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Calgary River Access

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Bow River near Edworthy Park
 

The Bow and Elbow rivers are integral to our city and provide extensive opportunities to promote social, economic, and environmental well-being in Calgary.

Drift boats, canoes, kayaks, or rafts powered by human efforts are welcome on the Bow River. The Federal Government prohibits any motorized watercraft such as motorboards or seadoos within Calgary city limits.

River Access Sites

The River Access Map indicates current and future river access sites. While improvements on priority sites will be completed in 2017 and 2018, it is expected the bulk of the work will be completed after 2019 in the new budget cycle. Priority sites for funding include: West Baker Park, Sunnyside, Inglewood Bridge, Harvie Passage, Ogden Bridge, Graves Bridge, as well as placement of signage along the river.
 

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River Access Info

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​Know Before You Go

 
  • Do not go on or near the river during an advisory. You can check the river condition and any advisories by visiting Alberta Environment.
  • Even when an advisory is not in place, be cautious. Assess the river for any hazards and only enter if you feel your skill level can manage the current flow. To check for river flows visit the Alberta Rivers website. Understanding River Flow Rates.
  • Check the weather - if there is a thunderstorm in the forecast reschedule for another day.

Bring the Right Gear

  • Personal Floatation Devices (PFDs) or life jackets are not only a bylaw requirement, they can also save your life. They should be worn at all times when on or near the river. Make sure life jackets fit properly and are appropriate for your weight.
  • Bring a spare pump, paddles/oars, an emergency kit, and water to stay hydrated.
  • Rafts should be appropriate for river use. Whitewater rafts are made from strong sturdy materials such as polyester or nylon, and are typically coated with a synthetic rubber. Pool inflatables (air mattresses or inner tubes) are not recommended for use on the rivers, as they are not durable and can easily tear when they come into contact with rocks or debris.
  • Motorized craft are prohibited on the Bow River in Calgary.
  • Transport Canada requires that you bring a bailer, a whistle and 15m of buoyant heaving line, as well as one PFD/lifejacket and paddle per person.

Hazards on the Bow River

  • 10 Street wave: Keep north (left) when approaching 10 Street. Not only is this wave dangerous for rafters, it also frequently has surfers who could be injured by oncoming rafts.  
  • The Inglewood / 12 Street site will be closed through 2017 for bridge construction.
  • Always look out for other hazards to avoid such as trees, waves and rocks. Bridge pillars in particular can capsize even sturdy rafts.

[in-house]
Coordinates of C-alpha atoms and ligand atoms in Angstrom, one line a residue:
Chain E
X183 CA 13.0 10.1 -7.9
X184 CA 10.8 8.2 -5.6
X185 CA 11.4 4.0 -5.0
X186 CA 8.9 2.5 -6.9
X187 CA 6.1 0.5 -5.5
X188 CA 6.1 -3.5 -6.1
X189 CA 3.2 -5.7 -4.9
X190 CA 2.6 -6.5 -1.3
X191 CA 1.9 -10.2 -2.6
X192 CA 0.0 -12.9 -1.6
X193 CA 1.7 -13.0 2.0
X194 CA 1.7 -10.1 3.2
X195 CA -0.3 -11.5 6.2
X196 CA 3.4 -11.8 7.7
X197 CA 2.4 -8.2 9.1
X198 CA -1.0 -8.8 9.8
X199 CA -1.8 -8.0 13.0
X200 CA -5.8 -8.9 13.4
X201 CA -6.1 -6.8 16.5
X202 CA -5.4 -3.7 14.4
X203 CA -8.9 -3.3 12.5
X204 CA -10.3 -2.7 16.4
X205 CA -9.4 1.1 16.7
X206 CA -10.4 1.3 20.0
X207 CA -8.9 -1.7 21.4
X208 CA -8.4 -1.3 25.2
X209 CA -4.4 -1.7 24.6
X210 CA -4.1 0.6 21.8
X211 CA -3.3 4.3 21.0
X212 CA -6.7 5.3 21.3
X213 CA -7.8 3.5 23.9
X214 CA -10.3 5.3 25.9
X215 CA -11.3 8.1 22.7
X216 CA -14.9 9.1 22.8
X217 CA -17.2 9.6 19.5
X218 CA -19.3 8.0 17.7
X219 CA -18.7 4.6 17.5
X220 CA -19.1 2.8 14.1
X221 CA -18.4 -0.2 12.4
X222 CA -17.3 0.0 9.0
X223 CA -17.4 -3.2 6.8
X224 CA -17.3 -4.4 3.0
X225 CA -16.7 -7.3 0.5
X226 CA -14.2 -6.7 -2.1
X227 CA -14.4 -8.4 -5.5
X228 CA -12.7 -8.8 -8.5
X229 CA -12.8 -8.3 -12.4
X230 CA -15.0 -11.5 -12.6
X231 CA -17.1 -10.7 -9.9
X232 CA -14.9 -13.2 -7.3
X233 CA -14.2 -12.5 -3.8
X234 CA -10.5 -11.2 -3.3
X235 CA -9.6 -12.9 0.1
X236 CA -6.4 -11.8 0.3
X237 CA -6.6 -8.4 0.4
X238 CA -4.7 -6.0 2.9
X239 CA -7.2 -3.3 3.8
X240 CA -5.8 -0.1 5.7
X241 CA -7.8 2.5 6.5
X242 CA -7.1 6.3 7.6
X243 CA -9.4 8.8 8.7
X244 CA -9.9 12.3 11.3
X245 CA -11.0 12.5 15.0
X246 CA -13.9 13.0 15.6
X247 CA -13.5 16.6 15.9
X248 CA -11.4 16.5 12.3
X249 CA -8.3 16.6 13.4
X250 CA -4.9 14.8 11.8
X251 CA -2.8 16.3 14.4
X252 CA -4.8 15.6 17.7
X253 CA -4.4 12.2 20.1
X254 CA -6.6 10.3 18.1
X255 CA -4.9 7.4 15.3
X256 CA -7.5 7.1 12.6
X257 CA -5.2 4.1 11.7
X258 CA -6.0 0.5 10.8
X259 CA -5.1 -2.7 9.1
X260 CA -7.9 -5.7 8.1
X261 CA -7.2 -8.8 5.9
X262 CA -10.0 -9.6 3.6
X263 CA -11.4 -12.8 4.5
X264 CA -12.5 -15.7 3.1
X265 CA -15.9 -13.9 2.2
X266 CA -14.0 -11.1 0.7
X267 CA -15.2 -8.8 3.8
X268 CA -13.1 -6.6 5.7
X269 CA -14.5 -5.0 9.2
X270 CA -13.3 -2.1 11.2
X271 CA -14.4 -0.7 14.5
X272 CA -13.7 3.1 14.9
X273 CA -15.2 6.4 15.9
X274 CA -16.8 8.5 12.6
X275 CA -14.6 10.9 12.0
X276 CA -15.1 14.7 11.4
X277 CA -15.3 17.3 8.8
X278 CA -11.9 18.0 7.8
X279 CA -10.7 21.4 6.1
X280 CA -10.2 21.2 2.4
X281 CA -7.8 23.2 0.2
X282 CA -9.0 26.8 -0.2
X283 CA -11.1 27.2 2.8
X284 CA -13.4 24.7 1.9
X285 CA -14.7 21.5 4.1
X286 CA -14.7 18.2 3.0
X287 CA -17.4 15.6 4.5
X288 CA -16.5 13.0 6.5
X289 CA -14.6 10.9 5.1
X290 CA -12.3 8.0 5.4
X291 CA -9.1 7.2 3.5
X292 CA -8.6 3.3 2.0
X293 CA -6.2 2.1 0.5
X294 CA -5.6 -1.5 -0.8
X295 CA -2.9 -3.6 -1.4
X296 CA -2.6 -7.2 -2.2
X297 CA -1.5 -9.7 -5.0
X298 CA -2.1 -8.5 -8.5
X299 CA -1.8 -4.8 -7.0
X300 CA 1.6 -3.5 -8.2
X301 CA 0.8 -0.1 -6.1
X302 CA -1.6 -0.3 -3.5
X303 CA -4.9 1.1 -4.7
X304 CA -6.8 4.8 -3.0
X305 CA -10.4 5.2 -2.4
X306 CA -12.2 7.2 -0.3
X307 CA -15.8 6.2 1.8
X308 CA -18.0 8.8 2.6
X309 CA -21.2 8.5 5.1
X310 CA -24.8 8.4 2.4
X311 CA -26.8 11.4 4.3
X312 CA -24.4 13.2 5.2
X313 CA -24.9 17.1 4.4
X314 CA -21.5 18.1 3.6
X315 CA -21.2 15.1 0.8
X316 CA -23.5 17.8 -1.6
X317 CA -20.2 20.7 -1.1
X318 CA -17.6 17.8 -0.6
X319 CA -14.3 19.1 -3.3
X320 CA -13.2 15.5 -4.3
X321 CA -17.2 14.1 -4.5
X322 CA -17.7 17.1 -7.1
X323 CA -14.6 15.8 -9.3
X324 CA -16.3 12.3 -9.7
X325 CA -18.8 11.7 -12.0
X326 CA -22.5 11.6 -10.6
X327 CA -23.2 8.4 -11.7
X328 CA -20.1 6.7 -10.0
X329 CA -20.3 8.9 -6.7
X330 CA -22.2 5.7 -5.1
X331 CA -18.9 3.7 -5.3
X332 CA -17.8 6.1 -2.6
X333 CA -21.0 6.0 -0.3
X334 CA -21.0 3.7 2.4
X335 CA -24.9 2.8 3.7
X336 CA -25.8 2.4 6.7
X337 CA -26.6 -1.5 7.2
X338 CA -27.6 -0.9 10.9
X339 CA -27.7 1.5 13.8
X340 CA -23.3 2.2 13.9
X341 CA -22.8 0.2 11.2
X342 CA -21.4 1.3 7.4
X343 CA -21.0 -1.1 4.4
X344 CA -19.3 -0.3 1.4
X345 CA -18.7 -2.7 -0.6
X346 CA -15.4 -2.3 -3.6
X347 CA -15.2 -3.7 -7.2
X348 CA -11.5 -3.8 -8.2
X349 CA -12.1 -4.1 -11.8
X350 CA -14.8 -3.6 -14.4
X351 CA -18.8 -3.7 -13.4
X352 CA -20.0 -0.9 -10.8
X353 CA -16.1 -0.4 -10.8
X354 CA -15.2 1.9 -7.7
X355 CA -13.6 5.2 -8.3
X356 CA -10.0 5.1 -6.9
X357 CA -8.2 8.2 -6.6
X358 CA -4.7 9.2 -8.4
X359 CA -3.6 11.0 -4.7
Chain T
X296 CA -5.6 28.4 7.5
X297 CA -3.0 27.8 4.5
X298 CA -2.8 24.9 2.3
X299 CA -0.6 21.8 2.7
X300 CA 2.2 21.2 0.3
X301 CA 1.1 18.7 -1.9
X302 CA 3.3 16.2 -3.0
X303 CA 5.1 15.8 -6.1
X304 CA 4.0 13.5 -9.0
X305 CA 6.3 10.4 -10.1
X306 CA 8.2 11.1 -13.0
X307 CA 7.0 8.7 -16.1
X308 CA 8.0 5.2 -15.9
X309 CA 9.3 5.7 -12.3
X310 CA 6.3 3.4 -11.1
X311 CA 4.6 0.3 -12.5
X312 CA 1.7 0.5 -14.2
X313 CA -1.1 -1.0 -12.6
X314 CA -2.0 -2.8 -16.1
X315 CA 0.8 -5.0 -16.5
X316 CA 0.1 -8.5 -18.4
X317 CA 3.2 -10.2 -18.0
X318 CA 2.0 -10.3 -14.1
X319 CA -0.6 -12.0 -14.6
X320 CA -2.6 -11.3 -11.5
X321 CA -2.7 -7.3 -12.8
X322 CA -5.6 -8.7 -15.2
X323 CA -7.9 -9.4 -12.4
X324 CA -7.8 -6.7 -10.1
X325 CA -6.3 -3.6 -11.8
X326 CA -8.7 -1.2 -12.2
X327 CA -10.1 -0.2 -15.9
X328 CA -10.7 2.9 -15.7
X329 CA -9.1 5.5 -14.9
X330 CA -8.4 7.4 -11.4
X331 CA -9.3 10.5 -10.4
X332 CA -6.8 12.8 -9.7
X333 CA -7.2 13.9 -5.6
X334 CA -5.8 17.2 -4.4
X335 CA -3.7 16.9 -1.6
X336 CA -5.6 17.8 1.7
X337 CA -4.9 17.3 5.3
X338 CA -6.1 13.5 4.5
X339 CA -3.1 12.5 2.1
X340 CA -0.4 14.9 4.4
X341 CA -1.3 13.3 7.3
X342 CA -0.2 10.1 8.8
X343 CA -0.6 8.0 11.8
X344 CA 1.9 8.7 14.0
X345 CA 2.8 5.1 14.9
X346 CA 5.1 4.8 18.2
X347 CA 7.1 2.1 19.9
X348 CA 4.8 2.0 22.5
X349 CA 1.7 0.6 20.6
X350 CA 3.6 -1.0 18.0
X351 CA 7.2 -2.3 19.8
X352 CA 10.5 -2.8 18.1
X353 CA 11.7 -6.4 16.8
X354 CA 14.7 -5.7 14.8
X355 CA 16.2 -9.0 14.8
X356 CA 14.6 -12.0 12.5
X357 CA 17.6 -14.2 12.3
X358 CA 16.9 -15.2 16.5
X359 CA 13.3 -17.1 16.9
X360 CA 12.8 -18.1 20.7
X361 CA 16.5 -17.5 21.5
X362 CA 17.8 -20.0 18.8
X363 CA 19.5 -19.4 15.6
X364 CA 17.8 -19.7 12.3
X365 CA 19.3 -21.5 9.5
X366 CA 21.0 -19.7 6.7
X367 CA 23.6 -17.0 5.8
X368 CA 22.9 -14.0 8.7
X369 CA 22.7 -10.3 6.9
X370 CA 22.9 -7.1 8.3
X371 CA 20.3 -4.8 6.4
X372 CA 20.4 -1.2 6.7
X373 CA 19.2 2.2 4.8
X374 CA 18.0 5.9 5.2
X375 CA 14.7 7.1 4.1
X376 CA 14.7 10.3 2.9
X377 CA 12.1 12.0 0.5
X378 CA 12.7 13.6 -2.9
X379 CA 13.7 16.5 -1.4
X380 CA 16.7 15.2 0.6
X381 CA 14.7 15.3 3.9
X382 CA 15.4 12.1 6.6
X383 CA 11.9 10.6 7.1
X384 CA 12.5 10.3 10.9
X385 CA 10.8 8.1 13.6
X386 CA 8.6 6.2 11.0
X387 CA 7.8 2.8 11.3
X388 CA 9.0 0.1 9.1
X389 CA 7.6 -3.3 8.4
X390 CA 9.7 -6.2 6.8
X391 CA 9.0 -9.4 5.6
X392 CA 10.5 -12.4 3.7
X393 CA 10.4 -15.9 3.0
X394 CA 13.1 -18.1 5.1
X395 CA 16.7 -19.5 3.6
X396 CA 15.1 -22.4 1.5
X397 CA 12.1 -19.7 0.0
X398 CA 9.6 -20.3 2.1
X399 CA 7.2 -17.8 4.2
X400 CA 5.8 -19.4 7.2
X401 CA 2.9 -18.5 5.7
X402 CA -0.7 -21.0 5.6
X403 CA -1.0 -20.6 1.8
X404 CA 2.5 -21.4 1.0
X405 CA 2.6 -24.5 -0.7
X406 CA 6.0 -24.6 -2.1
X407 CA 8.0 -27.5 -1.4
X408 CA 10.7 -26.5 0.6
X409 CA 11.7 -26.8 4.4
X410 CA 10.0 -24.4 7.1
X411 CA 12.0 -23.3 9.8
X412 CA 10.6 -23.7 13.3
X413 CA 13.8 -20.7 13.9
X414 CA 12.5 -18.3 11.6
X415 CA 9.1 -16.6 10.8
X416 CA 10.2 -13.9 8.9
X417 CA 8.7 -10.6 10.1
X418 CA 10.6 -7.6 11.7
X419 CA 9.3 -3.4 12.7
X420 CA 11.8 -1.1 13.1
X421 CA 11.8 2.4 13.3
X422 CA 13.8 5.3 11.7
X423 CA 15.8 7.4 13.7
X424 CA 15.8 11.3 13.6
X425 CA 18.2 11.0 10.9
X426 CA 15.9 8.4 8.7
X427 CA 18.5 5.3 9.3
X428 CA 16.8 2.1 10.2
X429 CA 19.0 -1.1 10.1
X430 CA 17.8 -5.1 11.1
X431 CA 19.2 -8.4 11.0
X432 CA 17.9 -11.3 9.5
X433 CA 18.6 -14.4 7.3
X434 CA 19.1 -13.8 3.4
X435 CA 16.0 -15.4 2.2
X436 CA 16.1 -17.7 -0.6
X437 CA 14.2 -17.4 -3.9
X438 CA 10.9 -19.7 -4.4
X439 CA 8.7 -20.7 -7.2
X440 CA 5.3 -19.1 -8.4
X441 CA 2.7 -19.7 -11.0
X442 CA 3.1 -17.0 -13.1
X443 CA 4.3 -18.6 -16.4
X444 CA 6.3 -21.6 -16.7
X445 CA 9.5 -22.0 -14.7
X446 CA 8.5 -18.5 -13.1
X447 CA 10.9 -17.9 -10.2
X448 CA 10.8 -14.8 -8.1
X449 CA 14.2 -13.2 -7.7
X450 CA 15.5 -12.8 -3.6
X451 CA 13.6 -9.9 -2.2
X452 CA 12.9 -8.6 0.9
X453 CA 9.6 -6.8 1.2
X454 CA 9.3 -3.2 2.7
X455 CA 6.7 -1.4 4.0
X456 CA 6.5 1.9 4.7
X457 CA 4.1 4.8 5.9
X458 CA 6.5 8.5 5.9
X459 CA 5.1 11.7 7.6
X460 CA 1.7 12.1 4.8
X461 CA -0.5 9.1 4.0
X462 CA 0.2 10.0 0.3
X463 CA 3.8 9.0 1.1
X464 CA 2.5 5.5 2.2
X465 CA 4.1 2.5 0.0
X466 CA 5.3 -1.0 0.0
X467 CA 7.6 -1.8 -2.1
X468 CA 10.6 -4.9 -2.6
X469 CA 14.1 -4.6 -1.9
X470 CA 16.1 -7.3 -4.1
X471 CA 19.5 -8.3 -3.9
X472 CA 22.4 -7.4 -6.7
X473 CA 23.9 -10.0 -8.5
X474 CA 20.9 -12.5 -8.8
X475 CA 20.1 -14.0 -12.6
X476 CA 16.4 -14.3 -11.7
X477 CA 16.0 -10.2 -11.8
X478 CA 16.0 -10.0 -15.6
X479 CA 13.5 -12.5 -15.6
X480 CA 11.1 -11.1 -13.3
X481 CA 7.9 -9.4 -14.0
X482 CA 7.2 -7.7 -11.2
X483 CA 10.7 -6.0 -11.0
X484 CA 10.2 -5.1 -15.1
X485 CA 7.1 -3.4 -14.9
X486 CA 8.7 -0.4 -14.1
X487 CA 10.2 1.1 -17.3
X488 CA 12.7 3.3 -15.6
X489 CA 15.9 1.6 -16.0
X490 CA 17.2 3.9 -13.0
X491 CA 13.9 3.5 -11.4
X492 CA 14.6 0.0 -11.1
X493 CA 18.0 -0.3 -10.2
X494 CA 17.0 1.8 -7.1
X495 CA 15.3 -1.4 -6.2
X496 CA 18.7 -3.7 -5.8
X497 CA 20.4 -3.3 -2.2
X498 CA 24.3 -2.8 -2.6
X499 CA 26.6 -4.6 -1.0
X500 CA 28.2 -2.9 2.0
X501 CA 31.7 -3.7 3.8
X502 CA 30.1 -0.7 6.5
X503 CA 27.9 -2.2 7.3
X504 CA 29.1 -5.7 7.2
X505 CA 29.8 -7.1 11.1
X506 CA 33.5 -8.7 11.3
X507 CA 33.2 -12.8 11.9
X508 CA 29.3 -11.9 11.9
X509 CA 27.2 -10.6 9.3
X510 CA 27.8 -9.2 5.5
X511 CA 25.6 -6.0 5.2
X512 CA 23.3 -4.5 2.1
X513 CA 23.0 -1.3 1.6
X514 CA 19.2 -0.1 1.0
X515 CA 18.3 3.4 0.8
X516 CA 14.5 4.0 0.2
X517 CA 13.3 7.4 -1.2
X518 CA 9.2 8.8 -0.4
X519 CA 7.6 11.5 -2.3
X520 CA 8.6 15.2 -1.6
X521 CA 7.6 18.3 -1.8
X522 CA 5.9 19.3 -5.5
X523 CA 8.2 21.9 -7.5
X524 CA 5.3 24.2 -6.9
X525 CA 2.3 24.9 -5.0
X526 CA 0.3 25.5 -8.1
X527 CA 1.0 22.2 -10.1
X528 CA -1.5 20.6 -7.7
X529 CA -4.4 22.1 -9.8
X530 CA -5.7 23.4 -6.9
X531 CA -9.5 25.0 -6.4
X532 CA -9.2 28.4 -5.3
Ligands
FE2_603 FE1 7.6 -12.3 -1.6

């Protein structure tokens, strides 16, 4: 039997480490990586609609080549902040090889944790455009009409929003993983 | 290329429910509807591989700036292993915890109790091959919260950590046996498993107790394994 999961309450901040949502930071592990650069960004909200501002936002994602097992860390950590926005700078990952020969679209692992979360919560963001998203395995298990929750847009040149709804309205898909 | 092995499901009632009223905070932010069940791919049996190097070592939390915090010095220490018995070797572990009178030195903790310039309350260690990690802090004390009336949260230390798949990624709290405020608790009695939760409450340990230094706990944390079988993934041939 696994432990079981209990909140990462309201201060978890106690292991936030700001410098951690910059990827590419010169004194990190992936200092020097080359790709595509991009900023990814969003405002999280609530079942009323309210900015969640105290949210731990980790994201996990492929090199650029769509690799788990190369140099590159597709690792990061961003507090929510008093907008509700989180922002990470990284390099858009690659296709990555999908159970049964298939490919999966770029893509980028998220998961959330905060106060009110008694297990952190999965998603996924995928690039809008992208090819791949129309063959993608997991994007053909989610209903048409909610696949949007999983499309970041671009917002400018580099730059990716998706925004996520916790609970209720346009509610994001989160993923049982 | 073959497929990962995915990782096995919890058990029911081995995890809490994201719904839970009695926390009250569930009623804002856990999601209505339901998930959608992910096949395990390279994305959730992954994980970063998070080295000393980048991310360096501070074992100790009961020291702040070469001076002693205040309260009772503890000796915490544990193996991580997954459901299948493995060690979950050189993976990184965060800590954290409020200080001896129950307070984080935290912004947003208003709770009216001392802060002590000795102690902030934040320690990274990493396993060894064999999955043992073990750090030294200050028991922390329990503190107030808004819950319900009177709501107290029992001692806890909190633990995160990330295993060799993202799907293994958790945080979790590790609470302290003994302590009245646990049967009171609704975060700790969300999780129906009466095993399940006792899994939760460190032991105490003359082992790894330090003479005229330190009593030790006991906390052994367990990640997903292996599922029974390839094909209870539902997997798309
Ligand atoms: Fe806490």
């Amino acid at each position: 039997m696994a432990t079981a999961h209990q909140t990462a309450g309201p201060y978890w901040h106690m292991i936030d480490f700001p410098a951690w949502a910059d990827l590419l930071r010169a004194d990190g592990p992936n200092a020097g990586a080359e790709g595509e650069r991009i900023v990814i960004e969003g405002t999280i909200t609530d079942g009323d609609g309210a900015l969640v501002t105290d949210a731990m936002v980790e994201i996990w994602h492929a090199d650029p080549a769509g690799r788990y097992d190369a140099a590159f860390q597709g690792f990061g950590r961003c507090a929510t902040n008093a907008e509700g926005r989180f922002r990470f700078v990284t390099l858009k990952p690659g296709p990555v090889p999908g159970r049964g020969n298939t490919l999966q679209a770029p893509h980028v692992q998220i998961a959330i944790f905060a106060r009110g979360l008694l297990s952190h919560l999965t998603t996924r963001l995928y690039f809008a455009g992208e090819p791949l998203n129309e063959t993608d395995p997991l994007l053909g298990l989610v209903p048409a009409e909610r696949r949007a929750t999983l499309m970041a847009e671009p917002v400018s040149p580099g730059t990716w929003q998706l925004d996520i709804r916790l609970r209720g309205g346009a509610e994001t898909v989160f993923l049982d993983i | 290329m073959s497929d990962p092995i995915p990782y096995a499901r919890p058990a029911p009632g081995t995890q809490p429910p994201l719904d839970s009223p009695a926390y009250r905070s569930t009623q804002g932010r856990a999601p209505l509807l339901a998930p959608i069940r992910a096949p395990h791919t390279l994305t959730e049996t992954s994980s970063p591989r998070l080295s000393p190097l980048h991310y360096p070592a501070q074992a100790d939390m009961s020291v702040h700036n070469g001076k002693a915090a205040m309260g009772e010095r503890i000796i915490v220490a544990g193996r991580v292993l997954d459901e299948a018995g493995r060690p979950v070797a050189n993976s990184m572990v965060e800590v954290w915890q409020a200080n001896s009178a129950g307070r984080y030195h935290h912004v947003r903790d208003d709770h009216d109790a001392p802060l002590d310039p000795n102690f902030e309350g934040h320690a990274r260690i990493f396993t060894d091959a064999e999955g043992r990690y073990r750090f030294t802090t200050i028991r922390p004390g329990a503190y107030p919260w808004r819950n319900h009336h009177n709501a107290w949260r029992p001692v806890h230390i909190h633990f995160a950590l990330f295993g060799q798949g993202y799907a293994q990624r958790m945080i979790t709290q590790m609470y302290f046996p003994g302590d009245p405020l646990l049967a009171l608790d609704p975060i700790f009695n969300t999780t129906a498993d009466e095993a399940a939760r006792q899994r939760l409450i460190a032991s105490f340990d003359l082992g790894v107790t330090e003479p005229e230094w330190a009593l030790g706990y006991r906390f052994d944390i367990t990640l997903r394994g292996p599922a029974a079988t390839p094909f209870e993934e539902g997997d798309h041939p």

• Never tie craft, such as rafts, together.
  • Be aware that the Bow River may be very cold and very fast, and is generally not suitable for swimming.

The Calgary Fire Department has more safety tips, and Transport Canada has information on safe boating.

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​​Float times are a conservative estimate and can vary greatly depending on the water level and flow of the rivers.  The Bow River’s water level is normally higher in June and July, and so its flow is also faster at that time.

Elbow River:

  • Sandy Beach to Stanley Park: 3 hours
  • Sandy Beach to McDonald Bridge 6 hours
  • Stanley Park to McDonald Bridge: 3 hours

Bow River North:

  • West Baker Park to Shouldice Park: 2 hours
  • West Baker Park to Edworthy Park: 3 hours
  • West Baker Park to Sunnyside: 6 hours
  • West Baker Park to St. Patrick's Island: 6.5 hours
  • Shouldice Park to Edworthy Park: 1 hour
  • Shouldice Park to Sunnyside: 4 hours
  • Shouldice Park to St. Patrick's Island: 4.5 hours
  • Edworthy Park to Sunnyside: 3 hours
  • Edworthy Park to St. Patrick's Island: 3.5 hours
  • Sunnyside to St. Patrick's Island: 0.5 hours

Bow River South:

  • Ogden to Graves Bridge: 1 hour
  • Ogden to Carburn Park: 2 hours
  • Ogden to Douglasdale North: 3.5 hours
  • Ogden to Fish Creek Park: 6 hours
  • Ogden to Policeman's Flats: 9 hours
  • Graves Bridge to Carburn Park: 1 hour
  • Graves Bridge to Douglasdale North: 2.5 hours
  • Graves Bridge to Fish Creek Park: 5 hours
  • Graves Bridge to Policeman's Flats: 8 hours
  • Carburn Park to Douglasdale North: 1.5 hours
  • Carburn Park to Fish Creek Park: 4 hours
  • Carburn Park to Policeman's Flats: 7 hours
  • Douglasdale North to Fish Creek Park: 2.5 hours
  • Douglasdale North to Policeman's Flats: 5.5 hours
  • Fish Creek Park to Policeman's Flats: 3 hours
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​Keep our rivers and riverbanks healthy and safe by ensuring the only thing that goes into our rivers or onto our banks is rain!